Catapulting into Classical

A headlong leap into music, history, and composing

John Cage: The Apps

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Photograph of composer John Cage, 1988, photo by Rob Bogaerts, via Wikimedia Commons.

While doing background research for the most recent free concerts post, I stumbled upon these John Cage apps.

These apps were developed by the John Cage Trust and can be found at the official John Cage website.

iPhone users can download the 4’33” app.  With this app, users can capture the ambient sounds in their environment and upload them (in three movements).  You can also listen to other people’s contributions from a variety of locations around the globe.  Sorry, no Android version available.  Though the website says it is free, it is $0.99 at the App Store.

iPhone and Android users can download the free Prepared Piano app.  The iPad and Android tablet versions cost $0.99 each.  With this app, you can play samples of a piano prepared with various bits of hardware placed under and between the piano strings.  You can record your own performance, using nine sampled notes at a time (free versions; the tablet versions have 36 prepared notes), and share it.  It is noted that these are the actual materials used by John Cage in his Sonatas and Interludes for Prepared Piano.

You might want to explore the Cage website, which includes a recording of his work Empty Words.  In this piece, Cage reads from the Journals of Henry David Thoreau, leaving out randomly-selected sentences, phrases, words, and syllables in the four movements (lasting over eleven hours), sometimes yielding an effect similar to listening to Beowulf in Old EnglishEmpty Words runs continuously on the site, so you will come in at a random spot in the piece.  If you arrive at a moment of silence, wait, or come back at the randomly-selected time of your choice.  Perhaps in four minutes and 33 seconds.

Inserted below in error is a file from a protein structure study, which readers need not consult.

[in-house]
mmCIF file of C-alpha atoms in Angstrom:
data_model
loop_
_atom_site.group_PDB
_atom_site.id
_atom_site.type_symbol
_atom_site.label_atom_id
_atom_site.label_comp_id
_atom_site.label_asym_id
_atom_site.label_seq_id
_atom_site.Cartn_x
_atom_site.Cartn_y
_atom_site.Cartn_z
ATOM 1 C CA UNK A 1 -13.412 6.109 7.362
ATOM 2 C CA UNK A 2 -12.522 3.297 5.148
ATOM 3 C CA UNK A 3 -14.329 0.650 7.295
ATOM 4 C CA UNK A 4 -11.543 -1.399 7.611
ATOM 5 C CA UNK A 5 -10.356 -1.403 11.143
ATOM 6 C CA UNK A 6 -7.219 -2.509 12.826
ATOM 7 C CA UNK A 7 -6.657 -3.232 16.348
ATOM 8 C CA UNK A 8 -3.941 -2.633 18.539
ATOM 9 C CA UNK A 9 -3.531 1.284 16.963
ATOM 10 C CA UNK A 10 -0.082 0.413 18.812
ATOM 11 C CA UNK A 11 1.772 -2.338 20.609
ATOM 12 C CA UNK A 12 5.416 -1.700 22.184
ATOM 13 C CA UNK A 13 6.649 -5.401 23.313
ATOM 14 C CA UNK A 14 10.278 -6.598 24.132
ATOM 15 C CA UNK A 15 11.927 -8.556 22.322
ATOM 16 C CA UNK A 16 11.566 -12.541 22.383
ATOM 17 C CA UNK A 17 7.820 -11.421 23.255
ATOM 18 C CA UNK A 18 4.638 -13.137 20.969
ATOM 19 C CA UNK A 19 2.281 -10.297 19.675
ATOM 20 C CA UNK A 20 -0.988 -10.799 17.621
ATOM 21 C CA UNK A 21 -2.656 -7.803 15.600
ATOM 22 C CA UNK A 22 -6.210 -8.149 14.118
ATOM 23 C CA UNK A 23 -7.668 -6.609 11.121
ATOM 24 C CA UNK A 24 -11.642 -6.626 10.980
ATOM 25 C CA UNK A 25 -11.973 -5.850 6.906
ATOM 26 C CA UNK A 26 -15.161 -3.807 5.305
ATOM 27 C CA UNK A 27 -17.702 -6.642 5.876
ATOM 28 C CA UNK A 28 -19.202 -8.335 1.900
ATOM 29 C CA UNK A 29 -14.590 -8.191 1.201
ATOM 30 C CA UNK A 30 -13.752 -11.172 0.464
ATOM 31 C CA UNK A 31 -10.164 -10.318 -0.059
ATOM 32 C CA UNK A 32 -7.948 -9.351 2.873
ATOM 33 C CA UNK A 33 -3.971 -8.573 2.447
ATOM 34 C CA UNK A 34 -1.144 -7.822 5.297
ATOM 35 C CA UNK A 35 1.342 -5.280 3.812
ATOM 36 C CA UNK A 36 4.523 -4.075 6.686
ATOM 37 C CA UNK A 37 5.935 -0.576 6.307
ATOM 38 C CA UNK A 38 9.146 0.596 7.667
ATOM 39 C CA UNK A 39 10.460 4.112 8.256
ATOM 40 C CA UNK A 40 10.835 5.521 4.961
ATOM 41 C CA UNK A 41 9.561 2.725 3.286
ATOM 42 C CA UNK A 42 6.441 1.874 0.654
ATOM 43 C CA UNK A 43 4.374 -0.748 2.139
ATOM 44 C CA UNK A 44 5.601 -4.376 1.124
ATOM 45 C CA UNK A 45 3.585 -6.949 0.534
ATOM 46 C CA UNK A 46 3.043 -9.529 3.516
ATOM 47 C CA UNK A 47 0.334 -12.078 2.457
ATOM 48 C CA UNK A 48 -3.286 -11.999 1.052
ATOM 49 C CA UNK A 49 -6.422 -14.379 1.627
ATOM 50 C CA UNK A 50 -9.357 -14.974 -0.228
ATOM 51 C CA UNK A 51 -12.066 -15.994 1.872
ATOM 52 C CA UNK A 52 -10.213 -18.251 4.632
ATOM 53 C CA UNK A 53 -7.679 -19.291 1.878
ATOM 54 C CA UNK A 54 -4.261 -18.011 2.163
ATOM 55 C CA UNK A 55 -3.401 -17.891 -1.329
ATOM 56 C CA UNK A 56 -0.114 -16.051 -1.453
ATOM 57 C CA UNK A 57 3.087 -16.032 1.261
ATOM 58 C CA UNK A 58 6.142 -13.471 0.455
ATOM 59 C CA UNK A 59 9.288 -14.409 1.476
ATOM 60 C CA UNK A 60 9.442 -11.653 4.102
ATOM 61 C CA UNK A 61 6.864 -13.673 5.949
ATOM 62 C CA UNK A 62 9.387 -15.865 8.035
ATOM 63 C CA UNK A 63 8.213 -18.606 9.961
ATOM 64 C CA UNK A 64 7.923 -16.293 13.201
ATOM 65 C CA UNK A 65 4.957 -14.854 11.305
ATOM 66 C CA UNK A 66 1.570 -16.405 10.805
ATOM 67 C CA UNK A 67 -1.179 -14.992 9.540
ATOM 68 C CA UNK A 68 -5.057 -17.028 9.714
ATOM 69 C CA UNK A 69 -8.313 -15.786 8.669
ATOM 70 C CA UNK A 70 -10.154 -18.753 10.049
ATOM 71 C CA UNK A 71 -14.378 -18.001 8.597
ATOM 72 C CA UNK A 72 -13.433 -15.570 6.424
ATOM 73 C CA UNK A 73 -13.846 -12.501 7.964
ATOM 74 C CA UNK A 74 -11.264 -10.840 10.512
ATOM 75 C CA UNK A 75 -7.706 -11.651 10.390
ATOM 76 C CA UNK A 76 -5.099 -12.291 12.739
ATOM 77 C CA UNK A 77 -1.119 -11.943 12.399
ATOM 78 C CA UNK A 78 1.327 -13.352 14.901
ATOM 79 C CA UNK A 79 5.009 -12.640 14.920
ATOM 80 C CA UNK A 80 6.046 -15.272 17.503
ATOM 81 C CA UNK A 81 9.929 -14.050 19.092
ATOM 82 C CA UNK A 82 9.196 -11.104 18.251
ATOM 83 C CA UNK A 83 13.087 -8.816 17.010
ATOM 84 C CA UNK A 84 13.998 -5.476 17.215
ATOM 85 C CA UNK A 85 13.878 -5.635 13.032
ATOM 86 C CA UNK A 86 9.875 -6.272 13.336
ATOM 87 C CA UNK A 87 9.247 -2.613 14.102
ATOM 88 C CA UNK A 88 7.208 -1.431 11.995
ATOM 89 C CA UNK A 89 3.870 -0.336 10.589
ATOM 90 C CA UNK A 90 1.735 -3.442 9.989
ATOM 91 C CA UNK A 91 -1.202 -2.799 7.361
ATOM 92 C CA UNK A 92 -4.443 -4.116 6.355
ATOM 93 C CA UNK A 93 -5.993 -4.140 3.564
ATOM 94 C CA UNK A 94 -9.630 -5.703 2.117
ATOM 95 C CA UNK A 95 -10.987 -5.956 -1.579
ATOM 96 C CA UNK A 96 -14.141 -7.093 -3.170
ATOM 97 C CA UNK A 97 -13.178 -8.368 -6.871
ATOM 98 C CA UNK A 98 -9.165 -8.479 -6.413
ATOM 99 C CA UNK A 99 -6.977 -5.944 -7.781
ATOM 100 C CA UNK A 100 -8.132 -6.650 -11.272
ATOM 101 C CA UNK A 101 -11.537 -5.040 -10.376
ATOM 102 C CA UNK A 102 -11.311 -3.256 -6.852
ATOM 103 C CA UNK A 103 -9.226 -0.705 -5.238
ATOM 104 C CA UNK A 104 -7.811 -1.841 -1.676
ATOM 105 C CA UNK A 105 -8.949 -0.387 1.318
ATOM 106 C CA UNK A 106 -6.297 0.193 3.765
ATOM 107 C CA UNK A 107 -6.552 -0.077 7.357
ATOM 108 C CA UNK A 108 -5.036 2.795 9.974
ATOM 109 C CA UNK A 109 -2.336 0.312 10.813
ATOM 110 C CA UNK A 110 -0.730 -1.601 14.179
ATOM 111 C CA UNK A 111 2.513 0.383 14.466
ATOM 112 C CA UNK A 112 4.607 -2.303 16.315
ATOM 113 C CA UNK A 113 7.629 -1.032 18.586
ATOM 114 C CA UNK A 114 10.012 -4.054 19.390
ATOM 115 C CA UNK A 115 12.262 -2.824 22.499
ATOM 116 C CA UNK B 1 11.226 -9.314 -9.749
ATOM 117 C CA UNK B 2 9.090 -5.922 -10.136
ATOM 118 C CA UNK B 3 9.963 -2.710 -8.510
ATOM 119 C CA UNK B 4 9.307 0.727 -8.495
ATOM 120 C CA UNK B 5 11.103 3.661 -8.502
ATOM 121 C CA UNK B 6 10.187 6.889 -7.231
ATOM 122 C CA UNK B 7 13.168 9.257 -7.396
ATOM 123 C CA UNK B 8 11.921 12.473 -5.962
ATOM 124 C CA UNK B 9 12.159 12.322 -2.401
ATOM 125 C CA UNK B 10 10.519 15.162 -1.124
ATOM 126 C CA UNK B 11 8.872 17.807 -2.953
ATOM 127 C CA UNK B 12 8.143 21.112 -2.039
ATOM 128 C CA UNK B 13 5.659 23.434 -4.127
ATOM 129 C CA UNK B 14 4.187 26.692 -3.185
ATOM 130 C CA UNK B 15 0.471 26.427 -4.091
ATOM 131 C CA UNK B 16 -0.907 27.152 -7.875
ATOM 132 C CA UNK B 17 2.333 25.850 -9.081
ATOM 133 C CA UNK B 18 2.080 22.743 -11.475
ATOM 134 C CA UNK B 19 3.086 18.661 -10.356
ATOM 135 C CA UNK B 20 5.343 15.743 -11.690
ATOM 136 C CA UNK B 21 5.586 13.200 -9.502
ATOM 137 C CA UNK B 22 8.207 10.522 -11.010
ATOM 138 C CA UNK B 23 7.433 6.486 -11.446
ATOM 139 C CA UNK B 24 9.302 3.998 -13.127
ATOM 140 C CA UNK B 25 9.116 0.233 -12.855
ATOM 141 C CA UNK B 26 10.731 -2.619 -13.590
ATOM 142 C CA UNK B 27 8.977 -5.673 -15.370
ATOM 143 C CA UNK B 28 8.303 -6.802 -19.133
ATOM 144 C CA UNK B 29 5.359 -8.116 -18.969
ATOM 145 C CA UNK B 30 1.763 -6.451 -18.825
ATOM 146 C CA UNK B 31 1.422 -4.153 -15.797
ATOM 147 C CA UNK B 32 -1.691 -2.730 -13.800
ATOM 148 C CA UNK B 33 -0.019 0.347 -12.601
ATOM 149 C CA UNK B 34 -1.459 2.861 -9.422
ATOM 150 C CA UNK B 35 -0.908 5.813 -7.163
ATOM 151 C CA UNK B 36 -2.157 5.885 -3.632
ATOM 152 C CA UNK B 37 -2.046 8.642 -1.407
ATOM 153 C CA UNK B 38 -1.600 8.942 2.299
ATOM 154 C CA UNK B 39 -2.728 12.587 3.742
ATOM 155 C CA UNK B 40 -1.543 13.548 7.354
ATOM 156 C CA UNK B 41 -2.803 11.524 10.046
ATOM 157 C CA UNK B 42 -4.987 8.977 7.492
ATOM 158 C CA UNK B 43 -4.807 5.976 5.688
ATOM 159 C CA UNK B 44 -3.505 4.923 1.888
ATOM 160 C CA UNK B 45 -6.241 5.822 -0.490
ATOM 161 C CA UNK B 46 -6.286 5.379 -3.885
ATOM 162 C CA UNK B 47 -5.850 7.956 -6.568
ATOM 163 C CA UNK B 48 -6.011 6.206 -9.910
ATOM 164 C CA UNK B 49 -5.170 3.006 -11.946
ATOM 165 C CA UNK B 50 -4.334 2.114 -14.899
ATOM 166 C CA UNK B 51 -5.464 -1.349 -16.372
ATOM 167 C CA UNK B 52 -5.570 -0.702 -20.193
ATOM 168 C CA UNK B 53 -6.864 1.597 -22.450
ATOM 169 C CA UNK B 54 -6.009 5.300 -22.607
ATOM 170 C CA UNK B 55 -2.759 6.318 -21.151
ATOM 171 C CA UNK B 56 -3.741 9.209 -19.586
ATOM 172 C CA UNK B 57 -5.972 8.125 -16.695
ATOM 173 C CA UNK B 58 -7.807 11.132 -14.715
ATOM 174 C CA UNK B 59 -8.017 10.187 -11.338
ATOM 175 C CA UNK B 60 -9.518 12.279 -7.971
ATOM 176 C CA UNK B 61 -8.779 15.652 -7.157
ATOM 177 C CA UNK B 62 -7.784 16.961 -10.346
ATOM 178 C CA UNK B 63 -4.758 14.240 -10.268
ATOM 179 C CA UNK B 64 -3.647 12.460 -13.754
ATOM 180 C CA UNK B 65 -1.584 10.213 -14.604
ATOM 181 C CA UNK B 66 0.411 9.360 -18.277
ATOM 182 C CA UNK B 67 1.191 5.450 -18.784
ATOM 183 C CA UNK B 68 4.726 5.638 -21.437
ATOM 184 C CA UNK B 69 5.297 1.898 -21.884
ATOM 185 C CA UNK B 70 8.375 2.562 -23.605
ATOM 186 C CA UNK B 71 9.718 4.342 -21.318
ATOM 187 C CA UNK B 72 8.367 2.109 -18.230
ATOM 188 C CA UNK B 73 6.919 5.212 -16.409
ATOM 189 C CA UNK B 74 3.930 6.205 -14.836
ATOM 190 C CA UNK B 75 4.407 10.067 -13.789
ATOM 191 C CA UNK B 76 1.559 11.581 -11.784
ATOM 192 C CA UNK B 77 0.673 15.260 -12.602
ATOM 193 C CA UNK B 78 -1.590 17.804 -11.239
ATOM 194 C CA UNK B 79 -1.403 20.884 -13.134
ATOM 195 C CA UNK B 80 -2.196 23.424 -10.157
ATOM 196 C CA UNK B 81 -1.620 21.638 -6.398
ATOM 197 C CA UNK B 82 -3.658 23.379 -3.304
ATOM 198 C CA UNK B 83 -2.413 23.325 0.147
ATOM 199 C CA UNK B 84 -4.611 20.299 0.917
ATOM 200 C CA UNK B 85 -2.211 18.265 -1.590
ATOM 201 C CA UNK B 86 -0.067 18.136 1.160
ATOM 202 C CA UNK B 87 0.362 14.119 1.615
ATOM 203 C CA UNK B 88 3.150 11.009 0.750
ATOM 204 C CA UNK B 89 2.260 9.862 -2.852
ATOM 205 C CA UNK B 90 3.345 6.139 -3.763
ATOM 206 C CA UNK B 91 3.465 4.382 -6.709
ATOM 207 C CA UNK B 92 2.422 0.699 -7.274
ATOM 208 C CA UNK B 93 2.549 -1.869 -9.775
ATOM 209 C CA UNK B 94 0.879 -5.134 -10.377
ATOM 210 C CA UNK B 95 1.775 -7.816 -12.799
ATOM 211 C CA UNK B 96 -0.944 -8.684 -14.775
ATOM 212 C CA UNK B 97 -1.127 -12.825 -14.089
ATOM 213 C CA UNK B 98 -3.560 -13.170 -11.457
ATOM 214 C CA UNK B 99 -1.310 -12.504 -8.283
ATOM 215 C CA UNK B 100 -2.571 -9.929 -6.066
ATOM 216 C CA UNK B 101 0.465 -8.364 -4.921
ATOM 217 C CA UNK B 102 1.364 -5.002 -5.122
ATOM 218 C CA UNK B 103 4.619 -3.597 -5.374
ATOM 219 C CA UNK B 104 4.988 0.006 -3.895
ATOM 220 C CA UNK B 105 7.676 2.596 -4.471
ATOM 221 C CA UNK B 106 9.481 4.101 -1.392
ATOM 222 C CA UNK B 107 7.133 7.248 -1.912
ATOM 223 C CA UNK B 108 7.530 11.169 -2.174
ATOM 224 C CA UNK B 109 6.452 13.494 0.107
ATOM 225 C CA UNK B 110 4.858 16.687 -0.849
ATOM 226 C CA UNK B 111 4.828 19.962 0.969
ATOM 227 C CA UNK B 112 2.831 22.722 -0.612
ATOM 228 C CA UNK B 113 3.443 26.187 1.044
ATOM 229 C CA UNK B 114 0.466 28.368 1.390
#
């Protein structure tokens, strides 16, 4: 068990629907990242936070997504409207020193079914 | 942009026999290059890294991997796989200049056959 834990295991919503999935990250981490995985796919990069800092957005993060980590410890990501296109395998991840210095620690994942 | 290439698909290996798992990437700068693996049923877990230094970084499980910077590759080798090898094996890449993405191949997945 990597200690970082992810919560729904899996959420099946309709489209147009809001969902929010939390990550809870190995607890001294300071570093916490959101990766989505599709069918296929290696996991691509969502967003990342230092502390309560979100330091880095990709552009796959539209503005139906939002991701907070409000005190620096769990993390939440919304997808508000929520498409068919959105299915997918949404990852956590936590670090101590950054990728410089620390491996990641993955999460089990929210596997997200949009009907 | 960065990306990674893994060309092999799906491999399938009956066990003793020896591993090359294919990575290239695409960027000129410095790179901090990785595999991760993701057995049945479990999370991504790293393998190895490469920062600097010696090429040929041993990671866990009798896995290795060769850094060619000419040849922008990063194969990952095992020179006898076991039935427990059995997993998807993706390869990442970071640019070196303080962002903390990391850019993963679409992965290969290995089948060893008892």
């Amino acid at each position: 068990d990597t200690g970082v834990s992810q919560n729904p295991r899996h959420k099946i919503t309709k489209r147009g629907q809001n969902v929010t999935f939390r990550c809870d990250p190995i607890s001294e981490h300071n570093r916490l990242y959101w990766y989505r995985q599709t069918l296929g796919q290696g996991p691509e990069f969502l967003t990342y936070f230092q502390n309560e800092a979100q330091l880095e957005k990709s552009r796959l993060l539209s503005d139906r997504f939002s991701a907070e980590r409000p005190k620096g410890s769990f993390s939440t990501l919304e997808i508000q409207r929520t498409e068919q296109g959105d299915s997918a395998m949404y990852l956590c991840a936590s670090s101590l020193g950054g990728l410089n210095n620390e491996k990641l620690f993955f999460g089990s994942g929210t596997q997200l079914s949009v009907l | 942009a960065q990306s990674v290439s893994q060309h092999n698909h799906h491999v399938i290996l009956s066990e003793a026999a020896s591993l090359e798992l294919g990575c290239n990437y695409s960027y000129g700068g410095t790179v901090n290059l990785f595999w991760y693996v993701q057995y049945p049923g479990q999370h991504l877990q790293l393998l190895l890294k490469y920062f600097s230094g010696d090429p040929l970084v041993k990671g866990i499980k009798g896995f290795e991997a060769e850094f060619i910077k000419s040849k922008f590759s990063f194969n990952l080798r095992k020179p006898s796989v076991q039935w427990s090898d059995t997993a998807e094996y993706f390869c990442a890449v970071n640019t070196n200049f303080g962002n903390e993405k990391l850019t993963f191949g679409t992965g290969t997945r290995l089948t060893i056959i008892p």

Image attribution:  Photograph of John Cage by Rob Bogaerts / Anefo, 1988, Fotocollectie Anefo. Nationaal Archief, Den Haag, nummertoegang, bestanddeelnummer 934-2728, via Wikimedia Commons [Creative Commons CC0 1.0 Universal Public Domain Dedication],

One thought on “John Cage: The Apps

  1. Thank you for this nudge, which pushed me back to find a recitation of the Homeric Greek of the Odyssey. Far out. Cage, so wonderfully out of the box, is inspiring. All of this wackiness is priceless. Reminding us to take very seriously all that we should never take seriously, and vice-versa. That if we cannot have any fun then why are we here?

    Cage – reading from the journals of Thoreau… echo, yesterday afternoon in my living room, a PBS documentary on Samuel Barber, I first learned of Dover Beach, the poem long favorite of mine, but I had no idea Barber set it to music. And so on, and so off, we go.

    FWIW. At this link is a reading of lines 1-27 of the Odyssey, for the curious:

    Just a few minutes to get the flavor. That’s all we need.

    Or maybe we need all eleven hours, thirty-seven minutes, thirty-two seconds, to hear the English translation:



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